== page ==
Tragedy can strike when you least expect it. It is never easy to deal with death, but it is especially difficult when death occurs because of the wrongdoing of others. Florida has a framework in place to assist those in recovering monetary damages for those who have lost loved ones due to the negligence or in some cases, recklessness or the intentional acts of others.
Florida’s wrongful death statute is fairly complex and requires the help of wrongful death lawyers in many circumstances to navigate. At Burnett Law, P.A., we have significant experience dealing with this unfortunate area of the law and can help your family through this difficult time and help you recover damages for your loss.
Florida Statutes Sections 768.16-768.26 set forth the statutory framework for the estate of a decendent and qualifying survivors. In all wrongful death actions, the action is brought by the decendent’s personal representative who then recovers for the benefit of the decedent’s survivors and estate. We will assist you in setting up an estate if necessary so that the personal representative can obtain damages.
The term “survivor” under Florida’s Wrongful Death Act means the decedent’s spouse, children, parents, and when partly or wholly dependent on the decedent for support or services, any blood relatives and adoptive brothers and sisters.
The damages available for qualifying survivors include the value of lost support and services. The term “survivor” under Florida’s Wrongful Death Act means the decedent’s spouse, children, parents, and when partly or wholly dependent on the decedent for support or services, any blood relatives and adoptive brothers and sisters. The term also includes children born out of wedlock to a mother, but not a child born out of wedlock to a father unless the father has recognized a responsibility for the child’s support.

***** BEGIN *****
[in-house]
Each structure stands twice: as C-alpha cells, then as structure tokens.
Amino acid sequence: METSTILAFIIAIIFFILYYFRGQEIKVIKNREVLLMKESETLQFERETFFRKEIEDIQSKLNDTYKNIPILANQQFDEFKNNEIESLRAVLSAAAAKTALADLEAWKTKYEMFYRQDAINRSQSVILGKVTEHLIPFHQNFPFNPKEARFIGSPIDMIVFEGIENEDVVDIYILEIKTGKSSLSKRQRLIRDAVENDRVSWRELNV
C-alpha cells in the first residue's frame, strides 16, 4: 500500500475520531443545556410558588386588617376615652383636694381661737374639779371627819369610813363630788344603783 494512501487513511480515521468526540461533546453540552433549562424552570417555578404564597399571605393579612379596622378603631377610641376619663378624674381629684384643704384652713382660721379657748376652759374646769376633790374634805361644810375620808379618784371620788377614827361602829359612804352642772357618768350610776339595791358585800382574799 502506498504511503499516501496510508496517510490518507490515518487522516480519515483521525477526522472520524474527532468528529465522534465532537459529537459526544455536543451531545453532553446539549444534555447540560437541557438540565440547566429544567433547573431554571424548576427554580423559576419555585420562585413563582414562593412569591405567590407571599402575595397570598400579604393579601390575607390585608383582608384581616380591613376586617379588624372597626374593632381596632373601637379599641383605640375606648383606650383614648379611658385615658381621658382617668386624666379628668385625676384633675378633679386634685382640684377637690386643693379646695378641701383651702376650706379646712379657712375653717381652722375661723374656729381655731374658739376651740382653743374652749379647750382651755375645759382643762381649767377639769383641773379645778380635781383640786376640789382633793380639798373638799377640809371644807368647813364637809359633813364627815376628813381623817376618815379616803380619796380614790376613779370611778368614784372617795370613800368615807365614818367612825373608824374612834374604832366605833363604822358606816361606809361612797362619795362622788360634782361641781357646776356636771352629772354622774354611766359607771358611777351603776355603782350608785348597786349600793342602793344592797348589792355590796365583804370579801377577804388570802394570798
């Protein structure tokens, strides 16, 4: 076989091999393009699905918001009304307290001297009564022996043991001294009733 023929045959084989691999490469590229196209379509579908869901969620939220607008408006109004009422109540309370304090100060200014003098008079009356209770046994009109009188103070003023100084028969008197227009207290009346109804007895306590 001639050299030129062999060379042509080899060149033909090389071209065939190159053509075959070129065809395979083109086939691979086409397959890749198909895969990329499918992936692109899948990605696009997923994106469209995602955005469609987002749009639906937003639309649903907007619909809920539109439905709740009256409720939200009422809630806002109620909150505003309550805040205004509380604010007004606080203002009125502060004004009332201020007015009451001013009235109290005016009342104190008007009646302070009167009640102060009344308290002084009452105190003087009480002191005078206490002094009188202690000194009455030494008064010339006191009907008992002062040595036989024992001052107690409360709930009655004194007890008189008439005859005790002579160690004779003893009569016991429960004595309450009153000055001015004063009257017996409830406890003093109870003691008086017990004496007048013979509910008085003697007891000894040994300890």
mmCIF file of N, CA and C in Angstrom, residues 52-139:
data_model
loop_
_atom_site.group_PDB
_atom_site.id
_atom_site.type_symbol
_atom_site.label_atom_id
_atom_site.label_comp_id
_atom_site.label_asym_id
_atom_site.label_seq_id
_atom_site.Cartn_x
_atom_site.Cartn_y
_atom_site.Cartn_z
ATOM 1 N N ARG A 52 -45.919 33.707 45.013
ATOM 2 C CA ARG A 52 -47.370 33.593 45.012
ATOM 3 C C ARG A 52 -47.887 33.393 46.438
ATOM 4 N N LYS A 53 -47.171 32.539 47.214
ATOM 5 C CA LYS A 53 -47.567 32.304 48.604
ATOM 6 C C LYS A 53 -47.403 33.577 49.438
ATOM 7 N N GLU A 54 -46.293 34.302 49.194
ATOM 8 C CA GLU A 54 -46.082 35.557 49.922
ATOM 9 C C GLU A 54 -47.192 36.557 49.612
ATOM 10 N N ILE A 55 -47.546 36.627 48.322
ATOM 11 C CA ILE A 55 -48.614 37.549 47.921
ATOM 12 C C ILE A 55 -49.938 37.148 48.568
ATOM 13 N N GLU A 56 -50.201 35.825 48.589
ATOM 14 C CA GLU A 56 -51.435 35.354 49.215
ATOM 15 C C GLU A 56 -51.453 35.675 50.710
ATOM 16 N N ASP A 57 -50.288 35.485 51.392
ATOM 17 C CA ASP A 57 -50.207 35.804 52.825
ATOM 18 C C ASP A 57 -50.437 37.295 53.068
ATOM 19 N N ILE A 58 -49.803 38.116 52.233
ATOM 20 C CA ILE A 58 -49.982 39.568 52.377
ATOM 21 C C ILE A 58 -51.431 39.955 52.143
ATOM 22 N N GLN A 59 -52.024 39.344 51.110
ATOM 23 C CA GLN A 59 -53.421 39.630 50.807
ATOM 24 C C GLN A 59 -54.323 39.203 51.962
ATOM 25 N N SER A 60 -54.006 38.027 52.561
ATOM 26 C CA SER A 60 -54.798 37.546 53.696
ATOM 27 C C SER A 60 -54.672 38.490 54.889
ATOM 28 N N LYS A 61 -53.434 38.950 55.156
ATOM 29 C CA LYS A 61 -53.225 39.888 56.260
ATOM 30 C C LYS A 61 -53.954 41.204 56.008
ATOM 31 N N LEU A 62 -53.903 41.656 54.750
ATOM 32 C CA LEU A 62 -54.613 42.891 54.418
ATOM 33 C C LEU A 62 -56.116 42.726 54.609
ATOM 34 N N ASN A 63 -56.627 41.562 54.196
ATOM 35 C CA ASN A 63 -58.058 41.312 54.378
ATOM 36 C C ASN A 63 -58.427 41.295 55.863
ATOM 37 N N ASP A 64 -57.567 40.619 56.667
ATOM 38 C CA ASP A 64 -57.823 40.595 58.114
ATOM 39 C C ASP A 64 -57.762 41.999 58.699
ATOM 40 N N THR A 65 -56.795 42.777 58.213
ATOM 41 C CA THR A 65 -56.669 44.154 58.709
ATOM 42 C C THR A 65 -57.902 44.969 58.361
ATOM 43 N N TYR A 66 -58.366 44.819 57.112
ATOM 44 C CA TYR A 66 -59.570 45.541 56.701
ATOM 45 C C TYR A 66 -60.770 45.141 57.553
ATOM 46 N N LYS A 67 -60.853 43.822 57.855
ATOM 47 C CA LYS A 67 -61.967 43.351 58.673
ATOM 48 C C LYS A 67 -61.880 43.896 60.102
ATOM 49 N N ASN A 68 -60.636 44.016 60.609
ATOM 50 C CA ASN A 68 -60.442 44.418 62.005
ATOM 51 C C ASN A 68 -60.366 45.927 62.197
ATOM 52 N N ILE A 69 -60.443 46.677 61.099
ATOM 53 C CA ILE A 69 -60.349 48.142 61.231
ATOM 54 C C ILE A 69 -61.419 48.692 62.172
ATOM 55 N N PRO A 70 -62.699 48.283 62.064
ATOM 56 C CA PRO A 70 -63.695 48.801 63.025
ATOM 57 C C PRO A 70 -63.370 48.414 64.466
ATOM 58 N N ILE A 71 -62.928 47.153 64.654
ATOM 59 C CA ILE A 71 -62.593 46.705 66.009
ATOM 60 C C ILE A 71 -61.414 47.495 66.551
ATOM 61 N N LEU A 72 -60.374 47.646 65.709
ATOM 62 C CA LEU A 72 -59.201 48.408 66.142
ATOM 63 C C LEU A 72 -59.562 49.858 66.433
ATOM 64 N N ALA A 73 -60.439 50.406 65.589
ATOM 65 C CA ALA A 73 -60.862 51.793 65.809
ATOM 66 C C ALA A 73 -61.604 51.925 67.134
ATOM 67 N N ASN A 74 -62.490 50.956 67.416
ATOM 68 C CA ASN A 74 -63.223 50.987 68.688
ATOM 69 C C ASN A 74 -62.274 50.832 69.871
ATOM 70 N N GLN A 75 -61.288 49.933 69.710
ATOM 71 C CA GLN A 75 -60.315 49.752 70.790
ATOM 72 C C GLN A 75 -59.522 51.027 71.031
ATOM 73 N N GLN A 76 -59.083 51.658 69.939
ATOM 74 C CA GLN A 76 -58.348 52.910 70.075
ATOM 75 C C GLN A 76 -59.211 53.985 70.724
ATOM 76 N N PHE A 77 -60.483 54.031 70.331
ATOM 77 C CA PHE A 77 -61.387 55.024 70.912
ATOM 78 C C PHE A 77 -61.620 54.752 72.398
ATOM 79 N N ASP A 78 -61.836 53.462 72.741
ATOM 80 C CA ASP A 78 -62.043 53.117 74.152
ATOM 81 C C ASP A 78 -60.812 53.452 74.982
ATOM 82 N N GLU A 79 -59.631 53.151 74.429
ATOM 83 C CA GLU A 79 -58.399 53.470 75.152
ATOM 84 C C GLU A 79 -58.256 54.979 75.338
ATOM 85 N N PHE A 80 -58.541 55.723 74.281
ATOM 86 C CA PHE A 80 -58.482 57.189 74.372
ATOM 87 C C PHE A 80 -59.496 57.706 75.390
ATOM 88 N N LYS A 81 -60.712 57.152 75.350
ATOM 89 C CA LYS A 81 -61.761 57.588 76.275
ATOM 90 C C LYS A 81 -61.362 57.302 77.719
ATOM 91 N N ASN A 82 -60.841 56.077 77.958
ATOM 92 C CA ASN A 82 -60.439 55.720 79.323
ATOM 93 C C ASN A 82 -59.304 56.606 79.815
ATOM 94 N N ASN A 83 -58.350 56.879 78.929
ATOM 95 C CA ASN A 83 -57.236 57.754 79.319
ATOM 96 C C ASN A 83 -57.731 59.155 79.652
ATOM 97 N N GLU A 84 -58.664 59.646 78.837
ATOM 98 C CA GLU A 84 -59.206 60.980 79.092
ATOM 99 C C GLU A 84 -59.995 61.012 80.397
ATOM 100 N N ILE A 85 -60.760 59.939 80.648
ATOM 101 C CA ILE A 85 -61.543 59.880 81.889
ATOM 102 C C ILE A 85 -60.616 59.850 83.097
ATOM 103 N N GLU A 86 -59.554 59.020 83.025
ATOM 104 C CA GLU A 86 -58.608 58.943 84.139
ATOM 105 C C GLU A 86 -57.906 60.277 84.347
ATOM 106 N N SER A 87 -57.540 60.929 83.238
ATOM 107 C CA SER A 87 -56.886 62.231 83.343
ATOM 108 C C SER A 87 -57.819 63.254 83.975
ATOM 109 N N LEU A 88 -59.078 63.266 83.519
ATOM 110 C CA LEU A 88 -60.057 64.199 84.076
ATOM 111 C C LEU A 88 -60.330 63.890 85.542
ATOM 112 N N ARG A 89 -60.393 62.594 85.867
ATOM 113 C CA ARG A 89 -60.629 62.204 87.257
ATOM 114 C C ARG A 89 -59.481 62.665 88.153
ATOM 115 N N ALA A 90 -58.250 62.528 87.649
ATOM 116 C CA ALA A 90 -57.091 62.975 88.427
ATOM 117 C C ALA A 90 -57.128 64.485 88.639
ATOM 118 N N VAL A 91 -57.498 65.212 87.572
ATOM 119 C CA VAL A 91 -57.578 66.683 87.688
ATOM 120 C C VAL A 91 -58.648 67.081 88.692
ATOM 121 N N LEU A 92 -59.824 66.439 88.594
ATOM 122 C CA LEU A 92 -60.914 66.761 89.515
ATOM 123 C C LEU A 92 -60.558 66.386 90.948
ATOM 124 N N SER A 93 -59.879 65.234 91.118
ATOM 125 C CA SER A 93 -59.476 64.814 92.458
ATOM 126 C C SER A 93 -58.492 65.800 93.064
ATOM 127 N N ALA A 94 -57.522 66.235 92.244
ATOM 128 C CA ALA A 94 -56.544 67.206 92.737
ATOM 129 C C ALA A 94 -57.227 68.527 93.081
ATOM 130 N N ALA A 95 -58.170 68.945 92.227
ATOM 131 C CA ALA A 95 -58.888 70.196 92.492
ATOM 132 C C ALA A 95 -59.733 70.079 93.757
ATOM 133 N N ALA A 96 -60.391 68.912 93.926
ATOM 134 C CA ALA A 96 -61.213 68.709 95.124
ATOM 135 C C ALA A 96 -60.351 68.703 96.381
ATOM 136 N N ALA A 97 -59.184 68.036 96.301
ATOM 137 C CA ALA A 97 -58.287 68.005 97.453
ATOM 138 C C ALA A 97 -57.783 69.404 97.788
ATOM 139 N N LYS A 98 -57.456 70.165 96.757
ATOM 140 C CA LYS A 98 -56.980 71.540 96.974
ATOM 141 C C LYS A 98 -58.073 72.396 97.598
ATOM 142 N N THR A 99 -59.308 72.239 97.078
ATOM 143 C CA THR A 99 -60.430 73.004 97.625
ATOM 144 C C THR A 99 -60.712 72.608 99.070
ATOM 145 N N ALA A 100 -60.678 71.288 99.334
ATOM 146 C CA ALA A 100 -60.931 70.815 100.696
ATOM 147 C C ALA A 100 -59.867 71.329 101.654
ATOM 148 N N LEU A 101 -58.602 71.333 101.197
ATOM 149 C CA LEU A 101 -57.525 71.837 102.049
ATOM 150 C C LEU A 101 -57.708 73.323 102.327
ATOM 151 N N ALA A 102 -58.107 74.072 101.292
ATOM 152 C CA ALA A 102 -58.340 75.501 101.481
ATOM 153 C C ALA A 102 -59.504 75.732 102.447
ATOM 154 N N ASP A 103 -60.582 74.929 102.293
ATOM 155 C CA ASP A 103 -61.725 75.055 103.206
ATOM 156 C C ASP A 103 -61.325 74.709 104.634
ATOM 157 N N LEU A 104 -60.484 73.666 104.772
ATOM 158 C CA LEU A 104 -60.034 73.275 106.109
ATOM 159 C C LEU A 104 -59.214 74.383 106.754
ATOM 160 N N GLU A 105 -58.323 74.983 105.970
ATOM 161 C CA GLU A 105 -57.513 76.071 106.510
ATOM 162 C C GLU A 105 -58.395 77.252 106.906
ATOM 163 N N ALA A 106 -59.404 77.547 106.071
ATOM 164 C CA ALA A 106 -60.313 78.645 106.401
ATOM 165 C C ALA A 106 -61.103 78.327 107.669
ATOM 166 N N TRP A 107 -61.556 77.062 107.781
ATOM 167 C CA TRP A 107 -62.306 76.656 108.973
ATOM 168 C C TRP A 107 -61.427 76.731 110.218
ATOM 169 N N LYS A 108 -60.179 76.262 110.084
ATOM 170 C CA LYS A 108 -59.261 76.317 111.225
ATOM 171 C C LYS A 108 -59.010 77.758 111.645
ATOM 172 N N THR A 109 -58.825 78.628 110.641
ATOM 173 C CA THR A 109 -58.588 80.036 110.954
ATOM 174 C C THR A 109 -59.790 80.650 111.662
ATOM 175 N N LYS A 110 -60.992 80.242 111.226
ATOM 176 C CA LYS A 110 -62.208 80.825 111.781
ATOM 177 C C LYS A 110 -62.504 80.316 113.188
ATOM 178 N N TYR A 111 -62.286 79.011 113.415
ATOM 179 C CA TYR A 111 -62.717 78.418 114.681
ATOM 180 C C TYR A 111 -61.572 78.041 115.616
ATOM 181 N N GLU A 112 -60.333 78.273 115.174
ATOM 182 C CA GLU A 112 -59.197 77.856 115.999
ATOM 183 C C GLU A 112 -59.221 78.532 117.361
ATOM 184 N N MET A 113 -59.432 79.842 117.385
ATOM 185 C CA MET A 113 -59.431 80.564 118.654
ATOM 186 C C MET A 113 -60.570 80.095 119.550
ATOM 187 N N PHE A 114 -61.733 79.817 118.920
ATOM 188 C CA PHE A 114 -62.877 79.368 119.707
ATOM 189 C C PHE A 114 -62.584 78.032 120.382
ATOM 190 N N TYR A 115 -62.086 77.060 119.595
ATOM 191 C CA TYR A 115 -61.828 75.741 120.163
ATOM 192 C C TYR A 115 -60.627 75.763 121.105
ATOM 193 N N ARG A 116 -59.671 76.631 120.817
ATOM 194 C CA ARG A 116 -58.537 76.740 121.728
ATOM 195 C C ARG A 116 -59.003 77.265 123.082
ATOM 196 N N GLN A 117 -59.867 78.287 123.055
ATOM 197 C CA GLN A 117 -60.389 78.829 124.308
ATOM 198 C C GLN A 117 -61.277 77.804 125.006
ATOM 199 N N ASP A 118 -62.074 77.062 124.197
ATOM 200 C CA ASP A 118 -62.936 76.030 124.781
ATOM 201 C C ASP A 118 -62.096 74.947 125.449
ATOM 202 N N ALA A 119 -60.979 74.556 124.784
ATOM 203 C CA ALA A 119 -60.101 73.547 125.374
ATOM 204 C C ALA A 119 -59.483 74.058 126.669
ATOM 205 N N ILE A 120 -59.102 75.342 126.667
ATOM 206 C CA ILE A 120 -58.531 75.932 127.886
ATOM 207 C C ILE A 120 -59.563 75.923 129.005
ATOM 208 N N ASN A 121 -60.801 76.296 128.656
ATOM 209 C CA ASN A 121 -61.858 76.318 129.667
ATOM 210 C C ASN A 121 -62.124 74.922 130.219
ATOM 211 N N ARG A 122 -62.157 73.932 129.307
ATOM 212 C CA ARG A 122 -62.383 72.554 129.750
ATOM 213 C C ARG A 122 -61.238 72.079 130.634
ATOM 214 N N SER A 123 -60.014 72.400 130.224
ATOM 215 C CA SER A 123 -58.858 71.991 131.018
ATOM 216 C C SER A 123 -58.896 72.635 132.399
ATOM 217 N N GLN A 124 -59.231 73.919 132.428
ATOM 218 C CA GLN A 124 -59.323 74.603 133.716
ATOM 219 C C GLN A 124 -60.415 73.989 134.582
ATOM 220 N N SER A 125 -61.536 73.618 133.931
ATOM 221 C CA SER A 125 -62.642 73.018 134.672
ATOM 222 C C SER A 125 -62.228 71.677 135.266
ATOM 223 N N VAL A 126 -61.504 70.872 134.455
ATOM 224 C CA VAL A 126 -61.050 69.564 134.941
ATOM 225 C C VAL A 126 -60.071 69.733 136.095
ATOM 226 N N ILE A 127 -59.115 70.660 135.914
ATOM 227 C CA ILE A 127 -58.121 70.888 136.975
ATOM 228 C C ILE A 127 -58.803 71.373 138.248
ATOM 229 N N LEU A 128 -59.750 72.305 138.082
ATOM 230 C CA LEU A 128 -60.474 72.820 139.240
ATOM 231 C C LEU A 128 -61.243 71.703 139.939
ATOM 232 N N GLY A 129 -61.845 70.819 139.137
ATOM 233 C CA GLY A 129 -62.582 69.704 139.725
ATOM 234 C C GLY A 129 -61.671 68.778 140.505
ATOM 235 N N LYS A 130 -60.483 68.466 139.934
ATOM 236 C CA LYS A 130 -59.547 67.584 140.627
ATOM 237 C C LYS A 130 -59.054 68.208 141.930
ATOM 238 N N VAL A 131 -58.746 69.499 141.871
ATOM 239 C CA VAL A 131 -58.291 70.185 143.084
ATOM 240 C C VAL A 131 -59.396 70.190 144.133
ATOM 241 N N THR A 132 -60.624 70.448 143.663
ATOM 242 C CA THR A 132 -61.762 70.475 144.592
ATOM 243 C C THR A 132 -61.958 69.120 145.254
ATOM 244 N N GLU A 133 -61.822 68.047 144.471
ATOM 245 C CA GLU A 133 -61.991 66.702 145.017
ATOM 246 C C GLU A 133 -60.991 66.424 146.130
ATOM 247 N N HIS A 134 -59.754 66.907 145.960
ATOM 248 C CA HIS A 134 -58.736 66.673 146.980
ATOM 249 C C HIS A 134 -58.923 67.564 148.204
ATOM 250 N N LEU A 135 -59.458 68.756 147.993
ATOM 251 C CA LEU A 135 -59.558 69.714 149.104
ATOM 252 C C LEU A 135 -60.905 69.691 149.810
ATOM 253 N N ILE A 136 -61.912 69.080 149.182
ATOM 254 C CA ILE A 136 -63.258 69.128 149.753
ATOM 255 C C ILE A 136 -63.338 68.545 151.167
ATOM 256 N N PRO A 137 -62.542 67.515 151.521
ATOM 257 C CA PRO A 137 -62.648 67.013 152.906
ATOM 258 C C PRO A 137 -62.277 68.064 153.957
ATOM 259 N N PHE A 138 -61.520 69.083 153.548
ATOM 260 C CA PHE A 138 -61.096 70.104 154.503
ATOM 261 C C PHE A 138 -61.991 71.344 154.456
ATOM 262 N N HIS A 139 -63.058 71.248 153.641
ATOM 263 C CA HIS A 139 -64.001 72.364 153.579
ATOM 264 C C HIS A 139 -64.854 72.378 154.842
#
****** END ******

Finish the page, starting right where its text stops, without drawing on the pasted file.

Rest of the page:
The surviving spouse is also able to recover for the loss of the decedent’s companionship and protection, and for mental pain and suffering from the date of the injury.
Minor children of the decedent (children under 25 years of age), and all children of the decedent if there is no surviving spouse, may recover for lost parental companionship, instruction, guidance and for mental pain and suffering from the date of the injury.
Each parent of a deceased minor child may recover for mental pain and suffering from the date of the injury, and each parent of an adult child may recover for mental pain and suffering if there are no other survivors.
Medical or funeral expenses may be recovered by the survivor who has paid them.
The decedent’s personal representative may recover for the decedent’s estate the loss of earnings of the deceased from the date of the injury to the date of death, less lost support of survivors excluding contributions in kind. Loss of the prospective net accumulations of an estate which might reasonably have been expected may be recovered under the following circumstances:
- If the decedent’s survivors include a surviving spouse or lineal descendants;
- If the decedent is not a minor child, there are no lost support and services and there is a surviving parent.
The decedent’s personal representative may recover for the decedent’s estate medical or funeral expenses due to the decedent’s injury or death that have become a charge against his or her estate or that were paid by or on behalf of the decedent except for expenses that have been paid for by a survivor.
In cases where the injuring party’s actions were intentional, reckless, or grossly negligent, a court may award punitive damages. These damages can sometimes be significantly more than an award for compensatory damages, as the purpose of punitive damages is to punish the tortfeasor (the offending party) and/or discourage similar behavior in the future.
Some of the most common wrongful death cases result from the following:
At Burnett Law, P.A., we have experience in dealing with these types of cases and understand that these cases deserve the utmost care and attention. Please keep in mind, there are important deadlines that must be met in order to qualify under Florida’s Wrongful Death Act. Please contact our wrongful death attorneys to learn more about your legal options and to set up a free consultation.